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Opinion: How you can help conserve water — and keep Utah’s lawmakers accountable

As population growth challenges reservoir capacity in the nation’s second driest state, water conservation should be a top priority for us all.

(Francisco Kjolseth | The Salt Lake Tribune) The Great Salt Lake Marina, on Friday, December 29, 2023.

2023 was the hottest year in recorded history, and scientists expect 2024 could be hotter. Despite last winter’s banner snowpack, Utah and the rest of the American West continue to deal with impacts of a decades-long drought. The Great Salt Lake has declined to 4,192.5 feet elevation. That’s down 11 feet since 1990 and 7.5 feet from its minimum healthy level.

As population growth challenges reservoir capacity in the nation’s second driest state, water conservation should be a top priority for us all.

Fortunately, there’s a strata of opportunities for water policy and program decision making available to all Utahns committed to conservation. Like the levels of Lake Powell’s bathtub ring, choices can be made by our state legislators and Gov. Spencer Cox on down through water districts to municipal and neighborhood councils and to where our homes meet the water. Points of change, political and personal, are available to those who care.

The 2024 Utah Legislature convenes Jan. 16. Several water bills have already been filed, including those that would:

  • Limit new turf grass on properties owned by cities, public schools, state agencies and highway authorities in the Great Salt Lake basin. [HB.11]

  • Develop water conservation resources for public schools. [HB.62].

  • An as-yet unnumbered bill would encourage and monitor public schools’ reduction of indoor and outdoor water usage.

  • Improve public notice of water use applications. [HB.42]

  • Improve measurement of state water supplies and usage. [HB.61]

For a variety of reasons chronicled in Gregory Smoak’s essay, “Utah Water Ways,” and despite several efforts over the years, Utah still lacks a truly comprehensive water conservation plan. Much of the planning and programs are handled regionally by 15 water conservancy districts that offer incentives for voluntary conservation measures through individual cities. Those programs include Flip Your Strip payments for park strip lawn removal and Slow The Flow rebates for low-water toilets and sprinkler systems. Utah’s Division of Water Resources notes that “60% of residential water use goes towards outdoor irrigation.”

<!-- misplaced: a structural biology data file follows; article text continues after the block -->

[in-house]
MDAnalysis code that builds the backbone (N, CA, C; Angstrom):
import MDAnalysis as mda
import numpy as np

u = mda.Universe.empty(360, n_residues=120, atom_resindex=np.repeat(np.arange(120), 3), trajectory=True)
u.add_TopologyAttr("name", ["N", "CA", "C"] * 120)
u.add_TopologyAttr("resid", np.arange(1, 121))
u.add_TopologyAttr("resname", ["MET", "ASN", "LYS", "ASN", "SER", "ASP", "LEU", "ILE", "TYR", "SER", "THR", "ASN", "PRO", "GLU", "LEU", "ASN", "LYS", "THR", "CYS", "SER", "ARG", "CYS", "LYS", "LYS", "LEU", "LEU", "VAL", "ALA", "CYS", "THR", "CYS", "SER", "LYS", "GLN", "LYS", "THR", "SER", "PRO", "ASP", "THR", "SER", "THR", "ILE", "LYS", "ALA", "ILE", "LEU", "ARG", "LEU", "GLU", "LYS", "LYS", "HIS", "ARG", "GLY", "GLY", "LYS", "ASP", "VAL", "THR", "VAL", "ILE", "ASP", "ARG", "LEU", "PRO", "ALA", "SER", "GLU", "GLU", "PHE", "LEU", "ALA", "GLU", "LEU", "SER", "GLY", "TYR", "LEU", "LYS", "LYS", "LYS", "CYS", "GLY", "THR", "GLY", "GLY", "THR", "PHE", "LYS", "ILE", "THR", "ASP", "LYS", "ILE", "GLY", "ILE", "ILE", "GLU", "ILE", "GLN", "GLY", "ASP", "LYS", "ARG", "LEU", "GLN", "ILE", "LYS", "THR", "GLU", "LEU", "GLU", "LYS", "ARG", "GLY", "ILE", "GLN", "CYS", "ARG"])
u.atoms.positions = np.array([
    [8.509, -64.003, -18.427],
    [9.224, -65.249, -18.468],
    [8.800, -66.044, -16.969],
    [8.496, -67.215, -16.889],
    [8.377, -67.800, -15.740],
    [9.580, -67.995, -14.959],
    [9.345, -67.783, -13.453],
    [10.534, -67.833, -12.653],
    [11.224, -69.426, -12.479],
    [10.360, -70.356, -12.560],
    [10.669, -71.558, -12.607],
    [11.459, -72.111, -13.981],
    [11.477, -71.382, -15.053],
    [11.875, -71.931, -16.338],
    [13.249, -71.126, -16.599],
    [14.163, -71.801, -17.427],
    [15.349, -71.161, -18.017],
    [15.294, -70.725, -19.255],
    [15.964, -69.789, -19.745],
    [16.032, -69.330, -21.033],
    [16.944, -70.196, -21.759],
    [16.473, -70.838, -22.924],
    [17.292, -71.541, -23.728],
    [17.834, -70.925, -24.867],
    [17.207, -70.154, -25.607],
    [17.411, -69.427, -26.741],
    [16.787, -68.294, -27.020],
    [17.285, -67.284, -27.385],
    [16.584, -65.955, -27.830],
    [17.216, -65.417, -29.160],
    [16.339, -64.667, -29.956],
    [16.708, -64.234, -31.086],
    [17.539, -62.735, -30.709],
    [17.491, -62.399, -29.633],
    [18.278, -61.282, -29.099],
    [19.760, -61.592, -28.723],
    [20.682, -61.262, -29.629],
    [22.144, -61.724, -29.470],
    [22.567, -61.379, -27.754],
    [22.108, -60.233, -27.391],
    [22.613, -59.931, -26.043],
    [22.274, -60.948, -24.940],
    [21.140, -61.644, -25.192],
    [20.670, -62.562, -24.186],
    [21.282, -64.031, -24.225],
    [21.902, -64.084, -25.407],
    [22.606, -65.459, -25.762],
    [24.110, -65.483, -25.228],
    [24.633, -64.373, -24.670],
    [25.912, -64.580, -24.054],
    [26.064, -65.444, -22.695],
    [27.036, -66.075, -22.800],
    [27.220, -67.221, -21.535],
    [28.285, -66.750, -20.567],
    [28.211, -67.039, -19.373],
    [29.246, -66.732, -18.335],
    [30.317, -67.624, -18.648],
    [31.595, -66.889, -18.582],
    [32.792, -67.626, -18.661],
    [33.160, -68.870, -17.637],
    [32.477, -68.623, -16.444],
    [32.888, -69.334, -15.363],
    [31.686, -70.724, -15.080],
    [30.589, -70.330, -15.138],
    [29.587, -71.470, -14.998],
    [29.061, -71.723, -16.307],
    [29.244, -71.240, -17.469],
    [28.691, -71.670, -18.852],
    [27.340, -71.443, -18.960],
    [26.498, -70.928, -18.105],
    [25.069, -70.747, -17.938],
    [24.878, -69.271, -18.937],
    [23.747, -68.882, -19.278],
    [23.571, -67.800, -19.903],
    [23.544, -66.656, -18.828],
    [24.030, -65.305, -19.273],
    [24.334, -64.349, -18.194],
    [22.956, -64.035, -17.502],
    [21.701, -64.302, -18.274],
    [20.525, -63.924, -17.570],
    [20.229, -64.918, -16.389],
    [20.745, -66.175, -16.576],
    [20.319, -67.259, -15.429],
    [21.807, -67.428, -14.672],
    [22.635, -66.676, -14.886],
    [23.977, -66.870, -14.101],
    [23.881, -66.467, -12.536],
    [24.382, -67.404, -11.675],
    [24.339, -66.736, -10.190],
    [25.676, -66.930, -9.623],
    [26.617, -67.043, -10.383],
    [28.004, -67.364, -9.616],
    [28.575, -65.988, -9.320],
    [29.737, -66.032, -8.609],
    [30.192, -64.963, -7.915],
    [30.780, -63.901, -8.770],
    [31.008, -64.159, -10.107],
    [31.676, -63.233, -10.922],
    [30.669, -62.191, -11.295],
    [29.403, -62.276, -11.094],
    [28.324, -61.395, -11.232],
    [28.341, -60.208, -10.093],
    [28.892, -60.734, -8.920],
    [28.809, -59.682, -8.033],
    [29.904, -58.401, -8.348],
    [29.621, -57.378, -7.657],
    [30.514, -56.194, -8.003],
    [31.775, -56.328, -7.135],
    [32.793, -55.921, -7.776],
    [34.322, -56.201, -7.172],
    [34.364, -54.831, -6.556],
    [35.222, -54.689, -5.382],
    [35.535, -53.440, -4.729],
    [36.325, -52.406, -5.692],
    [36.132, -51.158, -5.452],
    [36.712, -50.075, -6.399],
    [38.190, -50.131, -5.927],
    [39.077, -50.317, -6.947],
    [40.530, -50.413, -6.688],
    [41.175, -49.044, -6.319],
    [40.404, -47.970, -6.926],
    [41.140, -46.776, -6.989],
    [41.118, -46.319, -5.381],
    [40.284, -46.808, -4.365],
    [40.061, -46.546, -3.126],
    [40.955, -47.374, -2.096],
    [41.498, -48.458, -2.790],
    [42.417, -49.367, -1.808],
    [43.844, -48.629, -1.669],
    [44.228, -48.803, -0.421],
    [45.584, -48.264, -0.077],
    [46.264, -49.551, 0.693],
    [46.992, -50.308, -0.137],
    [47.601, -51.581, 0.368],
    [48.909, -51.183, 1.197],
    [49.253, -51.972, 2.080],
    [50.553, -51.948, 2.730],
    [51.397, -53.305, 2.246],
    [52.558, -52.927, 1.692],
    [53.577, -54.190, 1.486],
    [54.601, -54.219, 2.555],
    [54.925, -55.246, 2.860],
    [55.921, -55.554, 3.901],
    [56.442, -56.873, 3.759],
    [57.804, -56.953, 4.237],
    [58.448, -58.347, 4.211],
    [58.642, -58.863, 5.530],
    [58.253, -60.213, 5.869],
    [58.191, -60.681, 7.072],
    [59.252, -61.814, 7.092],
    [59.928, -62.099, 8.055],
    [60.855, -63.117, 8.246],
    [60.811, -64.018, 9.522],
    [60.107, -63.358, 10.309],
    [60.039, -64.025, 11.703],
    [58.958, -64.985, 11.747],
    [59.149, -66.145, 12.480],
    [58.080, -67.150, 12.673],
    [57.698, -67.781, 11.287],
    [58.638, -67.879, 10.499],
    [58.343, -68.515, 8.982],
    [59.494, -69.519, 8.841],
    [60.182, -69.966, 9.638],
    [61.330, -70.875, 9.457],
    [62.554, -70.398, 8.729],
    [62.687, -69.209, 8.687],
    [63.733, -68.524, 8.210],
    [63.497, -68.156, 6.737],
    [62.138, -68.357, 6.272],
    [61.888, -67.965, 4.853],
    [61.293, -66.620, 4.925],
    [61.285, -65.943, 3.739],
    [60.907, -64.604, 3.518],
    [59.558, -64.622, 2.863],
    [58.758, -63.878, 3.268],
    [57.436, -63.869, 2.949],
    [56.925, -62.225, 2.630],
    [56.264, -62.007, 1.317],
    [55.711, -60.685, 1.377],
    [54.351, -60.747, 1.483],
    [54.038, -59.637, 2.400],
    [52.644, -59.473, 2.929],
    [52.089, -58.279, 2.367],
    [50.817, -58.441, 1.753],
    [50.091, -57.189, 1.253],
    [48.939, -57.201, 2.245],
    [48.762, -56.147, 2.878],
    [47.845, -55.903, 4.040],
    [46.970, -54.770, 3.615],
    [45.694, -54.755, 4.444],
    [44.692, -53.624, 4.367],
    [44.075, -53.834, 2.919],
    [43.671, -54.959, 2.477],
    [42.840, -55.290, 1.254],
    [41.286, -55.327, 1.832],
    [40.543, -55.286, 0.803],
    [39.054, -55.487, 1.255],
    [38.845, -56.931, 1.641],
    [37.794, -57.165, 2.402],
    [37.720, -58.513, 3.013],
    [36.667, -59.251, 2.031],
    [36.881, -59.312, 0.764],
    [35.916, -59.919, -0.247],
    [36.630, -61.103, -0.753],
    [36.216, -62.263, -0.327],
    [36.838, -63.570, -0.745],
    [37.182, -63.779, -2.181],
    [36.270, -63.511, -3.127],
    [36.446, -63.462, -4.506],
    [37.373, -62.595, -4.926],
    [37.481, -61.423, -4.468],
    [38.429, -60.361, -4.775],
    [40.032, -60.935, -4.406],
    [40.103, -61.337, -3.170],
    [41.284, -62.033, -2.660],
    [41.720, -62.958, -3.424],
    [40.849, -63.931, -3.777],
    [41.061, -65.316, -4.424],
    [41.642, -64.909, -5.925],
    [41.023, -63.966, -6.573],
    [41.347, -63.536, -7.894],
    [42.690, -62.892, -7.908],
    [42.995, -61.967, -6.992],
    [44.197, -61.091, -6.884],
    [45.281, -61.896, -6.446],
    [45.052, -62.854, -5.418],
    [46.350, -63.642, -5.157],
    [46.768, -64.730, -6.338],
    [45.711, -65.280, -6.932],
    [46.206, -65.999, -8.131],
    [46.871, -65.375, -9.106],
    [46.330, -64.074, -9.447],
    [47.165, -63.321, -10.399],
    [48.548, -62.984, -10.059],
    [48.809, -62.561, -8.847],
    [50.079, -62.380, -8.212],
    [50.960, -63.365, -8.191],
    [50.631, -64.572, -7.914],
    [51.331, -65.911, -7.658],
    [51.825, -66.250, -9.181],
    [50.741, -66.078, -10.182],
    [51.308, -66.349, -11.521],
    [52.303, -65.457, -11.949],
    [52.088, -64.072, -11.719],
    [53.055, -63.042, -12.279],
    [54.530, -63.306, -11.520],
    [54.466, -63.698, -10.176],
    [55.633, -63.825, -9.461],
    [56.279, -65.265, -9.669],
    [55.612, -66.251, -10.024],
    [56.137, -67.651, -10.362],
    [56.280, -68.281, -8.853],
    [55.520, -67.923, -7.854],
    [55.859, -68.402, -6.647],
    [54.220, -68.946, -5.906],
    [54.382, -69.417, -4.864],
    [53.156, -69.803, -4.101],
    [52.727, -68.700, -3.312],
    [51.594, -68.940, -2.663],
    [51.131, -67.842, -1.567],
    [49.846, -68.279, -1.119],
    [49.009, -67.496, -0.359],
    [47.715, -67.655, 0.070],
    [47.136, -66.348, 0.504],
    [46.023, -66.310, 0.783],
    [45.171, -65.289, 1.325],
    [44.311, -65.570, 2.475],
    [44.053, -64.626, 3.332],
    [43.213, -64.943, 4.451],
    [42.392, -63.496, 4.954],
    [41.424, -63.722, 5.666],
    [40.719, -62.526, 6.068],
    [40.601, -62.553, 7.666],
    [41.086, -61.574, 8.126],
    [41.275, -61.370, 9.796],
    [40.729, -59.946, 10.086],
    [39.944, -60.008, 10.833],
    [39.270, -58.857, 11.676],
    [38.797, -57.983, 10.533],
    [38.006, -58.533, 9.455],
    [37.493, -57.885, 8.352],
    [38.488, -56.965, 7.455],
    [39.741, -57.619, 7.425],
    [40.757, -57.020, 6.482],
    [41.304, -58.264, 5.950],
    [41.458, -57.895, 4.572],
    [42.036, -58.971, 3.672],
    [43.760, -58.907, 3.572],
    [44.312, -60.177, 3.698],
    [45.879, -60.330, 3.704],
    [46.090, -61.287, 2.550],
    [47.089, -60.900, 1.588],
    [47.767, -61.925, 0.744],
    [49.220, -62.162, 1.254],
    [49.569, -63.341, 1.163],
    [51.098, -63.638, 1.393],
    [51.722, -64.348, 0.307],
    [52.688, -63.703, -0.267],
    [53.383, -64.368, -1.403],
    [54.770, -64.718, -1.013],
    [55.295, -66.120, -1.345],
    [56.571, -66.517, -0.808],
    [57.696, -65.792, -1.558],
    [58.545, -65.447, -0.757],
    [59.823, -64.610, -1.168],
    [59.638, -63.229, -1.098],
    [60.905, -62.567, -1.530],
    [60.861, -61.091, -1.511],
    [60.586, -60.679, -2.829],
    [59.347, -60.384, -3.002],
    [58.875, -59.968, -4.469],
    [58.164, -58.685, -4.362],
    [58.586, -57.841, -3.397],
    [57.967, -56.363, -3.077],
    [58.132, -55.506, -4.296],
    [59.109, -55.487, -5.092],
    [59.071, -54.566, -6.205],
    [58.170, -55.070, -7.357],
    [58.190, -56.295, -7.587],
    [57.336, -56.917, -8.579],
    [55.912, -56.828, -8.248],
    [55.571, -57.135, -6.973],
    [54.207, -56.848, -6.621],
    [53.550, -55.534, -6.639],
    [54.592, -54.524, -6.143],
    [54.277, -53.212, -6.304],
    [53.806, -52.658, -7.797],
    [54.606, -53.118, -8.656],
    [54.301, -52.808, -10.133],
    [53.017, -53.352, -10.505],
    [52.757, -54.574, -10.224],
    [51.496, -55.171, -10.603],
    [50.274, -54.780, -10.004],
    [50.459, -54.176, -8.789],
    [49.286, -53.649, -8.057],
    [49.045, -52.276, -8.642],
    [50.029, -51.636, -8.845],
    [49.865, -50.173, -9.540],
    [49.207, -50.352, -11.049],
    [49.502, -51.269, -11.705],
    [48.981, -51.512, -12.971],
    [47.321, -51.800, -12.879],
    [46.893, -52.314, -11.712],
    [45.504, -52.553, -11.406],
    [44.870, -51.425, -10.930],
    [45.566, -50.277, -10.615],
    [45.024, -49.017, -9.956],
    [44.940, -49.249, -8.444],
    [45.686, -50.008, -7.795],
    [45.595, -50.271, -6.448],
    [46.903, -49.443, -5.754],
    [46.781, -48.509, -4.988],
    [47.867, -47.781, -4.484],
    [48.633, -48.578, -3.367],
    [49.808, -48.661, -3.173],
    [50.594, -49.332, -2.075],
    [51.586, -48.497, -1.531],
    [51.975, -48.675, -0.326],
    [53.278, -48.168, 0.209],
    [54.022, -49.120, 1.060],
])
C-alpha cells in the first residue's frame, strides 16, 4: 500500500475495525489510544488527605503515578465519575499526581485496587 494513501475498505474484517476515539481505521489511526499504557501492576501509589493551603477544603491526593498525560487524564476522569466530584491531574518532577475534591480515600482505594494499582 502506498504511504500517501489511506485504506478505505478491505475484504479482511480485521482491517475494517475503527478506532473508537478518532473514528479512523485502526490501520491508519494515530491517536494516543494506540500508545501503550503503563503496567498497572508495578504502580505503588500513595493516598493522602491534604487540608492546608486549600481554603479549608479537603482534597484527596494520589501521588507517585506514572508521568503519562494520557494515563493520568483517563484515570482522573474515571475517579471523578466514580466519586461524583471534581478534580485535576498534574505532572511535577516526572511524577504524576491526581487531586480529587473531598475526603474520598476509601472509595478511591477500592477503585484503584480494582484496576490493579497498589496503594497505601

Between and within conservancy districts, however, water conservation ordinances can range widely among local entities. For example, in Salt Lake County, served by the Jordan Valley and Central Utah Water Conservancy Districts, the capital city’s landscape ordinance requires irrigated vegetation in residential park strips. Violators can be fined. Conversely, West Jordan’s ordinance permits all-mulch xeriscaped park strips. Jordan Valley WCD refers residents to Localscapes for landscaping ideas, but examples that work in one community may be illegal in another.

Water conservation in the JVWCD is especially important, since its long-range procurement plans include taking water via pipeline from the controversial Bear River Development project. As the Utah Rivers Council warns, the Bear River Development would further starve the Great Salt Lake of much-needed water.

So, what can Utahns do in addition to cutting water use at our homes and businesses? You can:

Hold legislators accountable.

HEAL Utah conducts free workshops training citizens to lobby legislators and maintains volunteers at the State Capitol through the upcoming session. HEAL is joined by other public action groups like Great Salt Lake Audubon, Utah Sierra Club, Friends of Great Salt Lake, Conserve Utah Valley, Conserve Southwest Utah and Stop the Polluting Ports Coalition trying to protect water resources and wetlands habitat from profits-first developers and their political allies.

Organizations like Grow The Flow and Utah Youth Environmental Solutions seek to empower younger generations. The Youth Coalition for Great Salt Lake has an instruction sheet for young people wanting to email legislators.

A Rally to Save the Great Salt Lake will happen at the Capitol on Jan. 20.

Hold city and neighborhood councils accountable.

City councils periodically update landscape ordinances and hold public hearings. The Salt Lake City Council has such a hearing set for Jan. 9 to decide the extent to which water conservation measures are allowed or encouraged in yards and park strips.

Decision makers at all levels pay attention to neighborhood councils. In 2014, 10 councils across Salt Lake County passed resolutions against a power company surcharge on rooftop solar customers. Utah’s utility regulator subsequently rejected the surcharge.

Your neighborhood council could help Utah achieve more effective water policies and programs.

Hold yourself accountable.

Take action, recognizing that politicians interpret your silence as tacit support for the status quo. Support water conservation groups with your time and/or money. Any of the civic groups listed above would welcome the addition of your voice.

Stan Holmes

Stan Holmes is a retired public school teacher living in Salt Lake City. He volunteers with the Stop the Polluting Ports Coalition.

The Salt Lake Tribune is committed to creating a space where Utahns can share ideas, perspectives and solutions that move our state forward. We rely on your insight to do this. Find out how to share your opinion here, and email us at voices@sltrib.com.